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PSP  header logo


For: PSP

We prove fairly resistant to the low-rent charms of Planet Moon's zombie shooter

Product: Infected (PSP) | Publisher: THQ | Format: PSP | Genre: Shooter | Players: 1 | Networking: wireless (adhoc), wireless (network) | Version: Europe
Infected (PSP) PSP, thumbnail 1
Good ideas are infectious. The good idea behind Infected is that if you beat your opponents in multiplayer games, you'll infect their game with your own unique virus, which they may go on to transmit to other players. You can then use the game's infrastructure network mode to see the extent to which your virus has spread across the globe.

But good ideas are undermined by bad execution. The third-person combat that lies at the heart of Infected is poorly implemented and pretty simplistic. It's not quite enough to sustain your interest in that good idea.

The basic mechanics of the game are straightforward: a series of (super-brief) missions see you taking on the role of Police Officer Stevens, battling relentless hordes of infectious undead across the snow-swept streets of New York. To do so, you'll need to use your regular ballistic weapons to deplete their health, before following up with your viral weapon to eliminate them altogether in a satisfyingly explosive burst of blood.

Aiming is performed by a lock-on system. Completing each mission within certain constraints allows you to upgrade your weapons or player attributes (well, health and speed anyway).

It's a commendably simple premise, but the graphics are also pretty rudimentary, and the control scheme is far from perfect – particularly turning to face your opponents in the heat of battle. Consequently, the game isn't very much fun at first. That is until you discover the implications of infectiousness, at which point things do get a bit more entertaining.

The first, and most important implication of infectiousness is that any other undead in the vicinity of an exploding zombie will instantly lose all of their health, or, if they've already lost all of their health, explode. This enables you to string together potentially massive combos, as you spread your anti-zombie virus through their ranks.

The other implication of infectiousness in singleplayer is that, if you fail to take out your enemies, they can infect innocent civilians, adding tactical nuance to your anti-viral exertions.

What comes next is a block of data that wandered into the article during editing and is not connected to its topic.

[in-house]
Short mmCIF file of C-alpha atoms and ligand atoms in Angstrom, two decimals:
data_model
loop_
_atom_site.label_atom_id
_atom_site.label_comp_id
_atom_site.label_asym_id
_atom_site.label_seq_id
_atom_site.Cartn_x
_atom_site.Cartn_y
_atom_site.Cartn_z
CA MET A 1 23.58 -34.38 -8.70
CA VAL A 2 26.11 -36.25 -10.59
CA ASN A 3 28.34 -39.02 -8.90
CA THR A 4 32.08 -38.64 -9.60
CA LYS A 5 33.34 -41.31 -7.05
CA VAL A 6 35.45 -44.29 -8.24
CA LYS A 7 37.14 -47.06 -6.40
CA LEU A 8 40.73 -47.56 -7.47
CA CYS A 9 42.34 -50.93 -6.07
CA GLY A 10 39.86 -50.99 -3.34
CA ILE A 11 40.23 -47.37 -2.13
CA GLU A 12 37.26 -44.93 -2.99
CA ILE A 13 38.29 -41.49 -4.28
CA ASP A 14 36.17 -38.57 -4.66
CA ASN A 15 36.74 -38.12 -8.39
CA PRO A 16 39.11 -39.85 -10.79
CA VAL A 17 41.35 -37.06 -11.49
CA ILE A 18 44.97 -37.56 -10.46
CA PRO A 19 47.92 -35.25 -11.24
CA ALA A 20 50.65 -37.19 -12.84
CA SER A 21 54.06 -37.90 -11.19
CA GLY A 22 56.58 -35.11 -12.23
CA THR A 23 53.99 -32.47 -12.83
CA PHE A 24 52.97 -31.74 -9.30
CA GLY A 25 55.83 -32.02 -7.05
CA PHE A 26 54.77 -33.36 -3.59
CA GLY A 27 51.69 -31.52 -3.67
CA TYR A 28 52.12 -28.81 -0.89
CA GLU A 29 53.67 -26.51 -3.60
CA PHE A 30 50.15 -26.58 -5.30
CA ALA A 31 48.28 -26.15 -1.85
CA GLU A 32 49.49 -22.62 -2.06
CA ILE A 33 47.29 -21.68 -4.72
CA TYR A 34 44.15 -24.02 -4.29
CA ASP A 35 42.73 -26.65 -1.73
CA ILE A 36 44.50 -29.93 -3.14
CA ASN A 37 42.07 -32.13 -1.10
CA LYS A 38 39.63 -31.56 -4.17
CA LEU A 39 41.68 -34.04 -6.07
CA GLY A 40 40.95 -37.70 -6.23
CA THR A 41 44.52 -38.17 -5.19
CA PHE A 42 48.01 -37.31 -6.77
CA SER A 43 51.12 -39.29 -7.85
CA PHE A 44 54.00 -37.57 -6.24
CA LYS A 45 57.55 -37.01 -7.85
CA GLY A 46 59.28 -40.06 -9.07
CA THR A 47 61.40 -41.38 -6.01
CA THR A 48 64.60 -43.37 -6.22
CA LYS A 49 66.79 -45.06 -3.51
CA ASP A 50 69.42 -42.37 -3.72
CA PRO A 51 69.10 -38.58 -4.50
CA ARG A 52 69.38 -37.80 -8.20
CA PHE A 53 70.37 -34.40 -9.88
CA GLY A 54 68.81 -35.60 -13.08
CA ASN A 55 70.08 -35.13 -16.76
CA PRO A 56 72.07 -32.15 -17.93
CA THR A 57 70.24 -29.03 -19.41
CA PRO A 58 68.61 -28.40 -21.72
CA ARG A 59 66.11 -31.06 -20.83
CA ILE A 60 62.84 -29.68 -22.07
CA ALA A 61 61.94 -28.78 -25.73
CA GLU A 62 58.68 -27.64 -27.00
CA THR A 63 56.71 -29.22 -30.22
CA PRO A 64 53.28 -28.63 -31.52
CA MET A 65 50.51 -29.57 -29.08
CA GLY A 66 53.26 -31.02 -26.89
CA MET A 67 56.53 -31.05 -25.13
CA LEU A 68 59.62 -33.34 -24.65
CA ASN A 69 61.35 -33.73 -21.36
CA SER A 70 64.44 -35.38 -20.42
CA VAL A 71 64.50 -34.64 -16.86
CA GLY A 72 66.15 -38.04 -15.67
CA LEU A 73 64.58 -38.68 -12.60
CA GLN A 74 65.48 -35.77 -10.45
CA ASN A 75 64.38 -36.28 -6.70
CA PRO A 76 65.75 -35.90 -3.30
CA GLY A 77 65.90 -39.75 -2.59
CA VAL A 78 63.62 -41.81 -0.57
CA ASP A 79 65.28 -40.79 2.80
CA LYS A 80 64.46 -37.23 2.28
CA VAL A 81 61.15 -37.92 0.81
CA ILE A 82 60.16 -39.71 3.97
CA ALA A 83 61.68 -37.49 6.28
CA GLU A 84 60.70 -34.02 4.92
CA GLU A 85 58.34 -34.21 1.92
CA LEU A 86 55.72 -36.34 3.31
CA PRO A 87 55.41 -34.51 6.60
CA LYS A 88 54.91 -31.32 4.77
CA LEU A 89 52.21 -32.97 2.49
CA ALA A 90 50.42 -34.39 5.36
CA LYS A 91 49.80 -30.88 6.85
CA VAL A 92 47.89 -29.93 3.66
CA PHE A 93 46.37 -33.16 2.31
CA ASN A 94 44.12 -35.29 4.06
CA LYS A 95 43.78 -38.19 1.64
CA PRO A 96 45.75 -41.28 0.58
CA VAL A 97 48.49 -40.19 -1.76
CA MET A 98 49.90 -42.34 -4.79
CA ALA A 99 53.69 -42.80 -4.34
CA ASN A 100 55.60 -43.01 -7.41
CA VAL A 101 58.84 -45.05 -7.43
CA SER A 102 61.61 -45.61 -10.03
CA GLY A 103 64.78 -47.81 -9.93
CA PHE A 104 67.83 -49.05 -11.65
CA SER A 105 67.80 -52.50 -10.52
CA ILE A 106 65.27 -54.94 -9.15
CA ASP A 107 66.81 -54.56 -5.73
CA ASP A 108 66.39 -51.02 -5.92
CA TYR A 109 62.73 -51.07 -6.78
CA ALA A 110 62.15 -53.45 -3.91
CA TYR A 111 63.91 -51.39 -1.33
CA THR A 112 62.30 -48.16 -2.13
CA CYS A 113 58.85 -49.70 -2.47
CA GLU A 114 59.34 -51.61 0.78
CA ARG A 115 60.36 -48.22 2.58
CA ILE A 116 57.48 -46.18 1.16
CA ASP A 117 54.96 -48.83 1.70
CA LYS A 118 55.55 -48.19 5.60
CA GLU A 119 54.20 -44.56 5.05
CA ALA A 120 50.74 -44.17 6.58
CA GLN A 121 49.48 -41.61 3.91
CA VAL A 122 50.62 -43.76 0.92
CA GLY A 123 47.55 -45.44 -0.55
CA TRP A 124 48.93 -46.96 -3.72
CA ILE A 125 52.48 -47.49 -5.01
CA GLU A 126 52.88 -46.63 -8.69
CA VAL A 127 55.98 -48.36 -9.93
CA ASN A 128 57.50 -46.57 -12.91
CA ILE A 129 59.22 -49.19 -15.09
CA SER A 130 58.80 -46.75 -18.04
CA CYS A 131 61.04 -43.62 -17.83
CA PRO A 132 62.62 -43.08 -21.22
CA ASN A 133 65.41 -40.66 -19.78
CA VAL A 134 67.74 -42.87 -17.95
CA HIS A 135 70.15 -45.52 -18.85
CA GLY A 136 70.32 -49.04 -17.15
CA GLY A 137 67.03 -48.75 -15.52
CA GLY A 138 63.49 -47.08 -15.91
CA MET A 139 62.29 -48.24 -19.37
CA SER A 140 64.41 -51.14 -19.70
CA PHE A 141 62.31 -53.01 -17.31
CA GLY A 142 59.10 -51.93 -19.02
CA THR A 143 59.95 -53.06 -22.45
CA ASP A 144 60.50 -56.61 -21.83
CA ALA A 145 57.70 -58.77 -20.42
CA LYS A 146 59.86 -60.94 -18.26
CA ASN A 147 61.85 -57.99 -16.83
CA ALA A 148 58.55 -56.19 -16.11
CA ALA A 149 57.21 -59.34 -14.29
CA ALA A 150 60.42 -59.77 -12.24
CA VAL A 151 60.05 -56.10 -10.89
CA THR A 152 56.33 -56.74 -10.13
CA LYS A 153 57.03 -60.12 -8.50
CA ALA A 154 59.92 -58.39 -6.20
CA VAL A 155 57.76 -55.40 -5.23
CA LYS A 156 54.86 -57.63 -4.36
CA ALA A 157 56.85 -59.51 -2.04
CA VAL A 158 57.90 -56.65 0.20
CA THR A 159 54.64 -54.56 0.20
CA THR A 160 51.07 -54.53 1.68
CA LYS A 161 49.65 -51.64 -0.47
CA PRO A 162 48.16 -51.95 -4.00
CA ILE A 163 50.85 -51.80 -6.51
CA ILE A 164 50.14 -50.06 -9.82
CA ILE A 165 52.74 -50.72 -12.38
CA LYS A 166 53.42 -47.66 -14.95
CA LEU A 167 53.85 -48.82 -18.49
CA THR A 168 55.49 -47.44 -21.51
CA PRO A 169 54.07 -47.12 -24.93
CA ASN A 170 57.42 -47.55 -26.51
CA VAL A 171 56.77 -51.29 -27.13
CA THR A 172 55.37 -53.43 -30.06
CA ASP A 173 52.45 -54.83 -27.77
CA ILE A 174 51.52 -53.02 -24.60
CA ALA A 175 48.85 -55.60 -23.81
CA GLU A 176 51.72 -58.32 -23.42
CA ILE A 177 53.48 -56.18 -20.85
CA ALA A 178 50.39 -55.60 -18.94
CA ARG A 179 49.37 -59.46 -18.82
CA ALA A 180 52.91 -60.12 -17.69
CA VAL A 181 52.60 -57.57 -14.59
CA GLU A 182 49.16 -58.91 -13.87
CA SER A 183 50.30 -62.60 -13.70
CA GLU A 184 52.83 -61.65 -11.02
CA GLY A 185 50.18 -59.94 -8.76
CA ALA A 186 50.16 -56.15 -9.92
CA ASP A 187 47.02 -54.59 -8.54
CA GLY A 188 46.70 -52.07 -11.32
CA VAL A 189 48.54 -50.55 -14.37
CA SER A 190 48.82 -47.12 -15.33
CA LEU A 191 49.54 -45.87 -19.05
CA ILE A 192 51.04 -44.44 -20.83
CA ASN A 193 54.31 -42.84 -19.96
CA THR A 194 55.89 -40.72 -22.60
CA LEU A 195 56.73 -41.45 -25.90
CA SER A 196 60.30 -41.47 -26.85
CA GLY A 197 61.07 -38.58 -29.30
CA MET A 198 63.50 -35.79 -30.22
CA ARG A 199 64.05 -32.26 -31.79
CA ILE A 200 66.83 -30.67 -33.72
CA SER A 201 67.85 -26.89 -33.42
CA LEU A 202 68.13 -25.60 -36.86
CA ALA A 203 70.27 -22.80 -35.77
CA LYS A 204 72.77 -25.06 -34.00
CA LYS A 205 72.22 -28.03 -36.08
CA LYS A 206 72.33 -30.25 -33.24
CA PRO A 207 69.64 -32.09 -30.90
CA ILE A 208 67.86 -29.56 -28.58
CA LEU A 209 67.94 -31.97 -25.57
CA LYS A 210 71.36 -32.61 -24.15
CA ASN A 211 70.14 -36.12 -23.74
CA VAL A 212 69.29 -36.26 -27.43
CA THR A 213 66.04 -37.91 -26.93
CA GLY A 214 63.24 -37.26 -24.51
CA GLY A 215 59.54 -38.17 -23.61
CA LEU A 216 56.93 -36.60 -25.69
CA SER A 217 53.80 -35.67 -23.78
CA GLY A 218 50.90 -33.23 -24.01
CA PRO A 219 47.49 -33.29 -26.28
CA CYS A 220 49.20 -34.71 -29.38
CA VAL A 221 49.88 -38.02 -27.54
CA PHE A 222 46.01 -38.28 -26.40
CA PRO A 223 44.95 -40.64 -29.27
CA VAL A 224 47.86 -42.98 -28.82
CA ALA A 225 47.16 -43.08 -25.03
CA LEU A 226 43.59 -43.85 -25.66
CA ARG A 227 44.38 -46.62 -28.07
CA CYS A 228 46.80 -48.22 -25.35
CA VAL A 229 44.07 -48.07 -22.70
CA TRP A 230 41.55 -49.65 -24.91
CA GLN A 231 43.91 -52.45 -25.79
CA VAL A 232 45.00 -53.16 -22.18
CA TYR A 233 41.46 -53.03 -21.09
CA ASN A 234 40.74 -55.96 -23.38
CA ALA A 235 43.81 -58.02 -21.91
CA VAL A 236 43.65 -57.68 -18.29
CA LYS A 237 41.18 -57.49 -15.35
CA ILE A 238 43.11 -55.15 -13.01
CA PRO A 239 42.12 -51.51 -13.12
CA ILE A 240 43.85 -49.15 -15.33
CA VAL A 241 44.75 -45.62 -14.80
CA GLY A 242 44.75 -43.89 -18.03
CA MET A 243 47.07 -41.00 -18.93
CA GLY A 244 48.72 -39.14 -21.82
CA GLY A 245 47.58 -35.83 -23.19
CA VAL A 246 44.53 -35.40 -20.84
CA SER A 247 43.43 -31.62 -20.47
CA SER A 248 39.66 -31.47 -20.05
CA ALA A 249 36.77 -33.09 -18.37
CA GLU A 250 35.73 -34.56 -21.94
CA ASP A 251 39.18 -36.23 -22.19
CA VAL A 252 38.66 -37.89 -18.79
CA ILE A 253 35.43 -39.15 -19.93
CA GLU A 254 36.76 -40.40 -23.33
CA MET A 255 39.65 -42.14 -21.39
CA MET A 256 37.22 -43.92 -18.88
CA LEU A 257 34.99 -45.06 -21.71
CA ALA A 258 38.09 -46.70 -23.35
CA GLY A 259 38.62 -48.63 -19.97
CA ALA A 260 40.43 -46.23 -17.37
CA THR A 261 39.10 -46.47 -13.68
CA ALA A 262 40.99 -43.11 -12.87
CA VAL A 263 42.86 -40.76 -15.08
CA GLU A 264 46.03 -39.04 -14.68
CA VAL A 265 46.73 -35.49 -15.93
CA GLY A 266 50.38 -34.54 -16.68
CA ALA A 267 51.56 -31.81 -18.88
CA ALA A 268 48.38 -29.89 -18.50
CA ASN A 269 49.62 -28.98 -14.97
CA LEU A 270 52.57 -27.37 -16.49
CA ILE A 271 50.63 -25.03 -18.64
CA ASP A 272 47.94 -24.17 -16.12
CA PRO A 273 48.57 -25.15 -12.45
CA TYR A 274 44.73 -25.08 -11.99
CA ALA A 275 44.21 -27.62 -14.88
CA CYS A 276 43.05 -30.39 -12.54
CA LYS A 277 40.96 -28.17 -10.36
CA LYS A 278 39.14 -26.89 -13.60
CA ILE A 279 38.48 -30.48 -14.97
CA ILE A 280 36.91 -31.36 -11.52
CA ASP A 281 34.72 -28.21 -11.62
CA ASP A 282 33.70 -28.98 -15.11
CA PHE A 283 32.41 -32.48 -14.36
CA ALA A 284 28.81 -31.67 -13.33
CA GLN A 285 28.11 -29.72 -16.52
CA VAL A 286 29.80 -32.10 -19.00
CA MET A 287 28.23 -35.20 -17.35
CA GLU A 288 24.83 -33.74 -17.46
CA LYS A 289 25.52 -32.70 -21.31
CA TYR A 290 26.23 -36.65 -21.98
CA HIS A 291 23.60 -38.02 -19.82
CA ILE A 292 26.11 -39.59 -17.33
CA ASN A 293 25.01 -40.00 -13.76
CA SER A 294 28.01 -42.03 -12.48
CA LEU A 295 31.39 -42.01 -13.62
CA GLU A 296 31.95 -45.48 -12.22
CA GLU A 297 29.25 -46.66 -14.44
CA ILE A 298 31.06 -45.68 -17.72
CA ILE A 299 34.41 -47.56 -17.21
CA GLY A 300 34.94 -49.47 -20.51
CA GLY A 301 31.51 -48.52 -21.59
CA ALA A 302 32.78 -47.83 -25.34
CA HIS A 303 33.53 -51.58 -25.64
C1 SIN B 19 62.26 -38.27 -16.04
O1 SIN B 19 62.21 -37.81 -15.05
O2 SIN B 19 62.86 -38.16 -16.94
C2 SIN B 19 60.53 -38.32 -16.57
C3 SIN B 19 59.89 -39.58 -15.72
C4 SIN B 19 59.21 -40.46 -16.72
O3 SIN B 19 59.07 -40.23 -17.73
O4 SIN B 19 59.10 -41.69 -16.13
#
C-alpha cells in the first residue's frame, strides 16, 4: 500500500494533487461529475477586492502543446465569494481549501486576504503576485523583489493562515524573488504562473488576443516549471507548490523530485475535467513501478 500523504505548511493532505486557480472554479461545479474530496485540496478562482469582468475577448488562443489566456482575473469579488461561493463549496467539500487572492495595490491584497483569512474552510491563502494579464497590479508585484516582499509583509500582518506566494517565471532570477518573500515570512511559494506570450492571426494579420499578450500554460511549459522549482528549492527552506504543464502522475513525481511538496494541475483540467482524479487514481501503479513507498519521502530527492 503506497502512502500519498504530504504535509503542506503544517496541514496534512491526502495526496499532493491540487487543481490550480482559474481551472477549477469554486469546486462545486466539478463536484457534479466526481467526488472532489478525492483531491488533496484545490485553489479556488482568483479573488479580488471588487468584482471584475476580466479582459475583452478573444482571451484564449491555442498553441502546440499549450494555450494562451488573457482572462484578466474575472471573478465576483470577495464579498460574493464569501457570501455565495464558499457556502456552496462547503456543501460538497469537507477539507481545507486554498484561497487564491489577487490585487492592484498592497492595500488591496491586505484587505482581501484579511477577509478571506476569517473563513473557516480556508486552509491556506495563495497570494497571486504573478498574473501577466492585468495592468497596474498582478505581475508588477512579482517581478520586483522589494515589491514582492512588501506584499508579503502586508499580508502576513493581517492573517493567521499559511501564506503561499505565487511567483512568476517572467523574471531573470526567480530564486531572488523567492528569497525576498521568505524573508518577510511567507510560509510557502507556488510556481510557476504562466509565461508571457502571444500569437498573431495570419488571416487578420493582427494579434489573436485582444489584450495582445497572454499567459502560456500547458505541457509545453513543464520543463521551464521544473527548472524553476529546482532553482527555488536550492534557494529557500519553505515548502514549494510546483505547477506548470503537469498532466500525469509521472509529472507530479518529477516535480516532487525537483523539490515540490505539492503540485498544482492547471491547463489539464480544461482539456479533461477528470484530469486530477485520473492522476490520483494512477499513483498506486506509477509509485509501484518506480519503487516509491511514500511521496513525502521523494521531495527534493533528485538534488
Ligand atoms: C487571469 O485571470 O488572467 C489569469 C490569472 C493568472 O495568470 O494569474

It's in the multiplayer modes, though, that infectiousness really begins to throb with malevolent potential. Beating other players infects their PSP with your avatar, who will then appear as the zombies in their games. In order to cure themselves of your avatar, they must then beat three other players in multiplayer (spreading your virus in the process), or complete their three most difficult singleplayer missions.

It's a neat idea, but it's crucially undermined by the fact that the game isn't enough fun to want to infect anybody, even accounting for the visceral satisfaction of turning hundreds of zombies into clouds of virus vapour by chaining together combos. Apart from the infectiousness, the multiplayer modes are very basic, and it's just too apparent, from the problematic controls and basic graphics, that the game has been constrained by a low budget.

Although the game's creator has tried to turn this to its advantage by adopting a low-rent, Adam and Joe-style sense of humour, the jokes are too obvious and generally fall fairly flat, rendering the cut-scenes almost pointless.

Further window dressing, in the shape of a legion of licensed music tracks, also fails to inspire, and is undermined by the one-dimensionality of the playlist. It simply won't be to your taste if you're not into throbbing teenage rock (even if it is an appropriate soundtrack to the adolescent action on-screen).

So yeah, Infected just isn't infectious enough. It's a good idea let down by poor execution. The single-player campaign is unlikely to take you more than a few hours to complete, and the novelty of the multiplayer wears off quicker than it takes to make yourself a cup of Lemsip.
Reviewer photo
Dave McCarthy | 10 October 2006
Infected is more akin to a mild tummy bug than a potentially life-ending bout of Ebola. To be fair though, it's probably more entertaining than either.
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